|Image courtesy 20th Century Fox|
Machete: Danny Trejo
Senator McLaughlin: Robert DeNiro
Sartana: Jessica Alba
Torrez: Steven Seagal
Luz: Michelle Rodriguez
Booth: Jeff Fahey
Padre: Cheech Marin
Lt. Stillman: Don Johnson
Sniper: Shea Whigham
April: Lindsay Lohan
20th Century Fox presents a film directed by Robert Rodriguez and Ethan Maniquis. Written by Robert Rodriguez and Alvaro Rodriguez. Running time: 105 min. Rated R (for strong bloody violence throughout, language, some sexual content and nudity.)
grindhouse (from dictionary.com)
a. A low-budget cinema specializing in violent or exploitative films.
b. (as a modifier): a grindhouse film.
It’s hard to describe the greatness involved in a movie that is directed with style. The movie in description can so easily fall into something that people either want to see or don’t want to see. In the case of Robert Rodriguez’s latest tribute to the 70’s grindhouse pictures, “Machete”, I fear that any sort of description is going to turn people off. However, “Machete” is a grindhouse masterpiece.
Some of you may not be aware of the strange history that brought “Machete” to the big screen. In 2007, Rodriguez and fellow grindhouse aficionado, Quentin Tarantino, released a double feature aptly titled “Grindhouse”. The three hour homage to everything grindhouse and 70s exploitation included two feature-length films from each director, Rodriguez contributing another grindhouse masterpiece “Planet Terror”. In between the films, the directors had some other fans of the genre contribute fake trailers for other grindhouse features that did not actually exist. Rodriguez also contributed a trailer for a movie about a renegade Mexican Federale named “Machete”. Although, everything in the “Grindhouse” experience was deliciously delivered in perfect trashy, guilty pleasure excess, it was the trailer for “Machete” that stood out for most viewers. There was so much enthusiasm for the fake movie that Rodriguez decided to make it a real movie.
The movie stars Danny Trejo as the titular Machete. You probably don’t recognize his name, but if you’ve seen his face before, you won’t have forgotten it. Trejo is an ex-con who has made quite an acting career out of playing thugs and bad guys. With almost 200 acting credits to his resume since 1983, he’s one of the most prolific character actors in the business, appearing in a wide range of movies, from “Heat” to “Anchorman: The Legend of Ron Burgundy”. He has a face that says he’s seen things you can only imagine, and yet, many of his more fleshed out roles have been grounded with some heart.
In this movie, he’s an ex-Federale who’s been betrayed and left for dead by his superior Torrez (Steven Seagal, “Under Siege”). As an illegal in the United States, Machete’s hired by a man named Booth (Jeff Fahey, “Wyatt Earp”) to assassinate an incumbent U.S. Senator (Robert DeNiro, “Jackie Brown”) whose main platform is strengthening the borders against immigrants. The assassination attempt really a set up to bolster the Senator’s poll numbers with sympathy, leaving Machete as the fall guy.
Meanwhile, Agent Sartana (Jessica Alba, “Sin City”) is investigating an underground illegal immigrant organization known as The Network. She suspects it’s run out of a taco stand run by Luz (Michelle Rodriguez, “Fast & Furious”), who may also be the Mexican revolutionary known as Shé. Needless to say Machete crosses the radar of both women in his flight from the law after his frame up.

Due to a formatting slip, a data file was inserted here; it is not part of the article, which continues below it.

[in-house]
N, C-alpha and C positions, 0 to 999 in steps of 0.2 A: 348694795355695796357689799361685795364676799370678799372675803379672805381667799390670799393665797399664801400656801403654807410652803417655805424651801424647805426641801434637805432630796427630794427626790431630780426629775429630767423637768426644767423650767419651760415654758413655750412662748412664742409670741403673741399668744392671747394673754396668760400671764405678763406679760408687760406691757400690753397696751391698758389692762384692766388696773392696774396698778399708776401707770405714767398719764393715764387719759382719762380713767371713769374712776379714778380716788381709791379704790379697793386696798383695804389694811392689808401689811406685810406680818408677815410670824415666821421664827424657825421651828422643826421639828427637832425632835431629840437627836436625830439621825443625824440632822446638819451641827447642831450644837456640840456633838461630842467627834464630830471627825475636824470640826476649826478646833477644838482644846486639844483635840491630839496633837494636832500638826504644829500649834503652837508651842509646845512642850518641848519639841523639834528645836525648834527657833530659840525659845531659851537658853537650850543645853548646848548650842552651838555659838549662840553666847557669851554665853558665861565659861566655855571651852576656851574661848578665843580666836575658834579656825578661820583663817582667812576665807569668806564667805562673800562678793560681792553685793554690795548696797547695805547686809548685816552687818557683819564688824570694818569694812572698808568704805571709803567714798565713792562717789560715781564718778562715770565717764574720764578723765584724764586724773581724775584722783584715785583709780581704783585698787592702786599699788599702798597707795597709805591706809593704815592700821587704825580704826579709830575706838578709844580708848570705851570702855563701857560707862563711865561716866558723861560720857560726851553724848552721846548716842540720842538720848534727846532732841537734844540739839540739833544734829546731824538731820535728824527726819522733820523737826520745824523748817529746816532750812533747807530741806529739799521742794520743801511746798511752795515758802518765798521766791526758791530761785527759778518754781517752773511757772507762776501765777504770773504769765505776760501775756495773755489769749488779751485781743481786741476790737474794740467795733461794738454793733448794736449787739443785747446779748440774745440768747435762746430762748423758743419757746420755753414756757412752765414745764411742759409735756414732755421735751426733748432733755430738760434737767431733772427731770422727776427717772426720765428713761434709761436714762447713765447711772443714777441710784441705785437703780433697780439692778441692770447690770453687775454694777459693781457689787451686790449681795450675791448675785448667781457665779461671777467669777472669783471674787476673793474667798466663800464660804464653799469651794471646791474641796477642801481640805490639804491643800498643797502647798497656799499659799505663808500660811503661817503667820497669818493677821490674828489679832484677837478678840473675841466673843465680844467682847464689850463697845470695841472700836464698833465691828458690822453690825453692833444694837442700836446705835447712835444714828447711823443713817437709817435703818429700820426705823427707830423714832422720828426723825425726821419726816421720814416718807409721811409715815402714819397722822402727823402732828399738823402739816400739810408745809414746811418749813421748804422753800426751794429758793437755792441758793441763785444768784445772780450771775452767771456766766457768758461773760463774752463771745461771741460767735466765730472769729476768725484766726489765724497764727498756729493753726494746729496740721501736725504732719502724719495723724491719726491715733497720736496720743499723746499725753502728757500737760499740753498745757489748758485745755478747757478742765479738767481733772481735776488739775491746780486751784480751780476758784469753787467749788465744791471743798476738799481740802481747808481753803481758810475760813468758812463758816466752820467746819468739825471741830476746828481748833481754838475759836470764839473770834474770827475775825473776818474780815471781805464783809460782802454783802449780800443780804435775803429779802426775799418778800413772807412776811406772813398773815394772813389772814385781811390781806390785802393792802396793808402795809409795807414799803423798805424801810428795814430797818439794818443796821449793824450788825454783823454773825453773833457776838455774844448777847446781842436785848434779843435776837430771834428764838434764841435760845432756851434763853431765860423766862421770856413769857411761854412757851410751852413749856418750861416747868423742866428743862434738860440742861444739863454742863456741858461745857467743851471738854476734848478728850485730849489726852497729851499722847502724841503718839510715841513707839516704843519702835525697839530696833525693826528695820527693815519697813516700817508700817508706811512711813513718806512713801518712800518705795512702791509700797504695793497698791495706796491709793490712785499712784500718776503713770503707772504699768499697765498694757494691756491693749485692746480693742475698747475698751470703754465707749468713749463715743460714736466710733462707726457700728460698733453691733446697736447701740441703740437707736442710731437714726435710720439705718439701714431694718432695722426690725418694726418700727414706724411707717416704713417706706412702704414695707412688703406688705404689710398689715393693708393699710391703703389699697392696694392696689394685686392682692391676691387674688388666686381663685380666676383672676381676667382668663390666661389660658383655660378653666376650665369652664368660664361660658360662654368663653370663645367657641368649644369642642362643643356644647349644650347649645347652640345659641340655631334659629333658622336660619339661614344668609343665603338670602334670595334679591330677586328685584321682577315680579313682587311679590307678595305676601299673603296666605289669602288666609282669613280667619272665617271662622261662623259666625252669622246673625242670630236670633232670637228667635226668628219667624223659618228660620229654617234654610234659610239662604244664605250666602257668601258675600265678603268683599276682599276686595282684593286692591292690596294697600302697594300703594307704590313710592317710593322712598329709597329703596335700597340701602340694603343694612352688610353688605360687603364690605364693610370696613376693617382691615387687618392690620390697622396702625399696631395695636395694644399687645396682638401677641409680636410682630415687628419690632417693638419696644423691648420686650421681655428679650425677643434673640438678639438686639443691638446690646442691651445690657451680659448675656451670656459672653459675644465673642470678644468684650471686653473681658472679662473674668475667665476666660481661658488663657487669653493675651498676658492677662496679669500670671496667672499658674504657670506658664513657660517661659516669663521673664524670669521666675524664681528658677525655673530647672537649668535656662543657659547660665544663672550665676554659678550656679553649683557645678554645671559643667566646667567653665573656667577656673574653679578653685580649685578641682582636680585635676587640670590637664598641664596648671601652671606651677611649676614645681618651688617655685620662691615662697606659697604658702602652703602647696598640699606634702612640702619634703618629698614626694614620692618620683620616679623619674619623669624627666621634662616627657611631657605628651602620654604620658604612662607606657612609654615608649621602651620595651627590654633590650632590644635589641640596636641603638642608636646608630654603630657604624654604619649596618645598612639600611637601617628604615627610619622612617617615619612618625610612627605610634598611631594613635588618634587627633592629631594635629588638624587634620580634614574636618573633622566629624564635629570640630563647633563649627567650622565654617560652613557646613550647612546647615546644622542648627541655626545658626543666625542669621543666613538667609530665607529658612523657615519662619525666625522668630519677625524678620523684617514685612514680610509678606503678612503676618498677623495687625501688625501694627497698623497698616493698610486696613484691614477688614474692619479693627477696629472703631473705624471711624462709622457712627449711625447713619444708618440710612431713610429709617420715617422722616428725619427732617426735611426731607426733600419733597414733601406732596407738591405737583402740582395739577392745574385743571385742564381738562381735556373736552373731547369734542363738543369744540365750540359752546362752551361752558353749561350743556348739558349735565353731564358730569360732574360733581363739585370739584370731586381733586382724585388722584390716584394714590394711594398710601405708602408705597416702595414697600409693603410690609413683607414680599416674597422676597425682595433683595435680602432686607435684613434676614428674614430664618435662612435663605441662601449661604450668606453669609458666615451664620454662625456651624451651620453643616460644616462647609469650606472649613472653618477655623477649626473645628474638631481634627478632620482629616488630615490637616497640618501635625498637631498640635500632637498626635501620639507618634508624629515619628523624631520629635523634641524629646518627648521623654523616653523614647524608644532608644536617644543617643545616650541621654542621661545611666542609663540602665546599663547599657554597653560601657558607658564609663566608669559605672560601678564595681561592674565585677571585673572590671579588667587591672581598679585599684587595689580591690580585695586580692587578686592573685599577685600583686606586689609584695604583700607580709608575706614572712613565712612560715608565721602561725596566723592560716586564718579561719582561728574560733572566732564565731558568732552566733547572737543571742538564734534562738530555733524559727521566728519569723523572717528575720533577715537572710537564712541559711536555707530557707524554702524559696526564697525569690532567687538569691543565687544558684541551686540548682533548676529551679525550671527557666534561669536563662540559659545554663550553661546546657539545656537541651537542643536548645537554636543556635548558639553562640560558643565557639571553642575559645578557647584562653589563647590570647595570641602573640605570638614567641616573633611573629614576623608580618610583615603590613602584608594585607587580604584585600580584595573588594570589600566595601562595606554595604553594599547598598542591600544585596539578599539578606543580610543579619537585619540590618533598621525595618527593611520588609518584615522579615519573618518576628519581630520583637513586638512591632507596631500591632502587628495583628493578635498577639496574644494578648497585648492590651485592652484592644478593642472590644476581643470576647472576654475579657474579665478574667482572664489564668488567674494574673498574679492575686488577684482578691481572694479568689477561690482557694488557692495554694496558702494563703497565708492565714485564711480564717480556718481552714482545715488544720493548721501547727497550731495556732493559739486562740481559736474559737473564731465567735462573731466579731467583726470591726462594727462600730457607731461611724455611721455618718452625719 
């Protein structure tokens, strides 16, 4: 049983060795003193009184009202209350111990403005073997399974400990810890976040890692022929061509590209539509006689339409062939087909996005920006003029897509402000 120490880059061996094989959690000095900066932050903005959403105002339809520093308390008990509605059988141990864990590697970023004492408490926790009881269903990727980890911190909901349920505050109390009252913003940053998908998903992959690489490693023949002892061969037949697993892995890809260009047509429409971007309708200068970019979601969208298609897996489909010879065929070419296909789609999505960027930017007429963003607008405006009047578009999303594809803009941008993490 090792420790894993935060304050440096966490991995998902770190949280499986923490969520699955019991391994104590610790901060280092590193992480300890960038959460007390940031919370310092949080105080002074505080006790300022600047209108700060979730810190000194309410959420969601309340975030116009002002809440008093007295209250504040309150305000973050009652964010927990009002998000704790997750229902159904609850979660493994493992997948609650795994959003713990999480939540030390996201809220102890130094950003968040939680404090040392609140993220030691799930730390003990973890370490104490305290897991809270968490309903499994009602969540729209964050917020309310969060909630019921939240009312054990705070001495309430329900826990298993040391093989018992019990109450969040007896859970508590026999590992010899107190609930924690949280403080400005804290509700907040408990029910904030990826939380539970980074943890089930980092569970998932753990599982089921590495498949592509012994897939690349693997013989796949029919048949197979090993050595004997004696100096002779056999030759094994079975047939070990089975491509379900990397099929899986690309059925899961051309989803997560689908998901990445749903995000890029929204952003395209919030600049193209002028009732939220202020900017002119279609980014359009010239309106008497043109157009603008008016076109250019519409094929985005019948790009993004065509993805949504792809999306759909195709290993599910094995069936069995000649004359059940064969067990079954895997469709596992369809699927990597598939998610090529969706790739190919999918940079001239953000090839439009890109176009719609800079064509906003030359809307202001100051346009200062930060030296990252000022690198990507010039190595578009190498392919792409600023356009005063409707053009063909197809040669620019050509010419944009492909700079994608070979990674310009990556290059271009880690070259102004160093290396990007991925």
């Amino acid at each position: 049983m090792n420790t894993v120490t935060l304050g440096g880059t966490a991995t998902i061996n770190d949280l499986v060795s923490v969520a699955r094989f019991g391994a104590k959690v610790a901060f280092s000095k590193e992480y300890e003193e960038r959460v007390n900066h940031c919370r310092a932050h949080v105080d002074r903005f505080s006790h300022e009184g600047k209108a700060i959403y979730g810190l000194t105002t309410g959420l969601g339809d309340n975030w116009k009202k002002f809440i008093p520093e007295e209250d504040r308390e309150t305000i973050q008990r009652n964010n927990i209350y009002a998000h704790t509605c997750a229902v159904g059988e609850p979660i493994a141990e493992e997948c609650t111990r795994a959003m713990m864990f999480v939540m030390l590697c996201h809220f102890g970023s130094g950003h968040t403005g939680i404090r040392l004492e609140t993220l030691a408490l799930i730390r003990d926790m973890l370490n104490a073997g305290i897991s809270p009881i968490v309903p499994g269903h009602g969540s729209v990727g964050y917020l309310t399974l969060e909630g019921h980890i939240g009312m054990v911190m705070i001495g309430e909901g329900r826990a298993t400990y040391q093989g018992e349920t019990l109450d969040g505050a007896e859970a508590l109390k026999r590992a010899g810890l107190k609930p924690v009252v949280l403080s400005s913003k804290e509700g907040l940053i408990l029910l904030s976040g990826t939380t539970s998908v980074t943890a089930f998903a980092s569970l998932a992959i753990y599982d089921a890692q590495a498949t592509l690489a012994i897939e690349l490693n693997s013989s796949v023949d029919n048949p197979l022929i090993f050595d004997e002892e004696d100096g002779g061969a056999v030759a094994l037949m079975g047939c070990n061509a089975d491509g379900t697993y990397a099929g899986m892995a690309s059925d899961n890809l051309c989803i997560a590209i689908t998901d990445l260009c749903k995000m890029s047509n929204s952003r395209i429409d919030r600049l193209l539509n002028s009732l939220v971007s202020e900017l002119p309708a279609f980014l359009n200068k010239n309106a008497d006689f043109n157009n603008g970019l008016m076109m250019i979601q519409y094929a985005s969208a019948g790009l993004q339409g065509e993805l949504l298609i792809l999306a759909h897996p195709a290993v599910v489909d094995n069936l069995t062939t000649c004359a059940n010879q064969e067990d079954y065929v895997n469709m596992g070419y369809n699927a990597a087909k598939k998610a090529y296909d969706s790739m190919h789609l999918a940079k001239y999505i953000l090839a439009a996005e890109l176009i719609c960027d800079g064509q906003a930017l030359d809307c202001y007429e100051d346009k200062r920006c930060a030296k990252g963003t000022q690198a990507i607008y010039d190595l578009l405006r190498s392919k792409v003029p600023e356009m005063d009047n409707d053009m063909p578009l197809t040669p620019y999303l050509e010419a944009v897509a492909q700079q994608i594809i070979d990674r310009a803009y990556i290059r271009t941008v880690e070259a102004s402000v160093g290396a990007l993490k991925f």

This almost makes the plot of “Machete” seem like some sort of conventional thriller. Nothing could be further from the truth. “Machete” is grindhouse from grinning ear to ear. Machete has a sexuality about him that could only be believed in this grindhouse context. The only women in his world are bucksome and beautiful, and they all end up in bed with Machete, eventually, despite the fact that he’s not exactly George Clooney.
Take note of the fun the filmmakers have with the action sequences. Most of the action is totally absurd, involving beheadings and disembowelments with weapons that were never intended for such purposes. There are Gatling guns mounted on motorcycles and sexy nurses wielding Uzis. Rodriguez doesn’t just throw all this absurdity into the mix at random. Sometimes he sets this ridiculousness up with a good lead into his punchlines. There’s one sequence that follows Machete into a hospital where the doctor is explaining to the nurses how long the large intestine is. Sure enough when the bad guys show up for Machete’s head, he’s forced to escape through a window using one of the baddies’ large intestine as an escape rope.
Much like the “Grindhouse” double feature, Rodriguez and his co-director, Ethan Maniquis (a long time editor for Rodriguez), use washed out lighting and digitally added scratch marks to the picture to give the film the look of a poorly archived grindhouse film. Great attention is paid to authenticating the grindhouse feel of the film through both the filming and acting techniques to give it an unpolished nuance. Yet somehow, all this homage develops into its own style and adds to the movie’s appeal.
Certainly, this grindhouse approach is an acquired taste, but it’s a cinematically rich style and a great guilty pleasure. Rodriguez promises that Machete will return in “Machete Kills” and “Machete Kills Again”. With his involvement in this film and in the “Grindhouse” experiment with Tarantino, Rodriguez has converted me to a fan of this style of filmmaking. Filmmakers with the skill and artistry of Rodriguez and Tarantino can turn homage into something greater than its inspiration. I can’t wait to see what the new grindhouse movement produces next.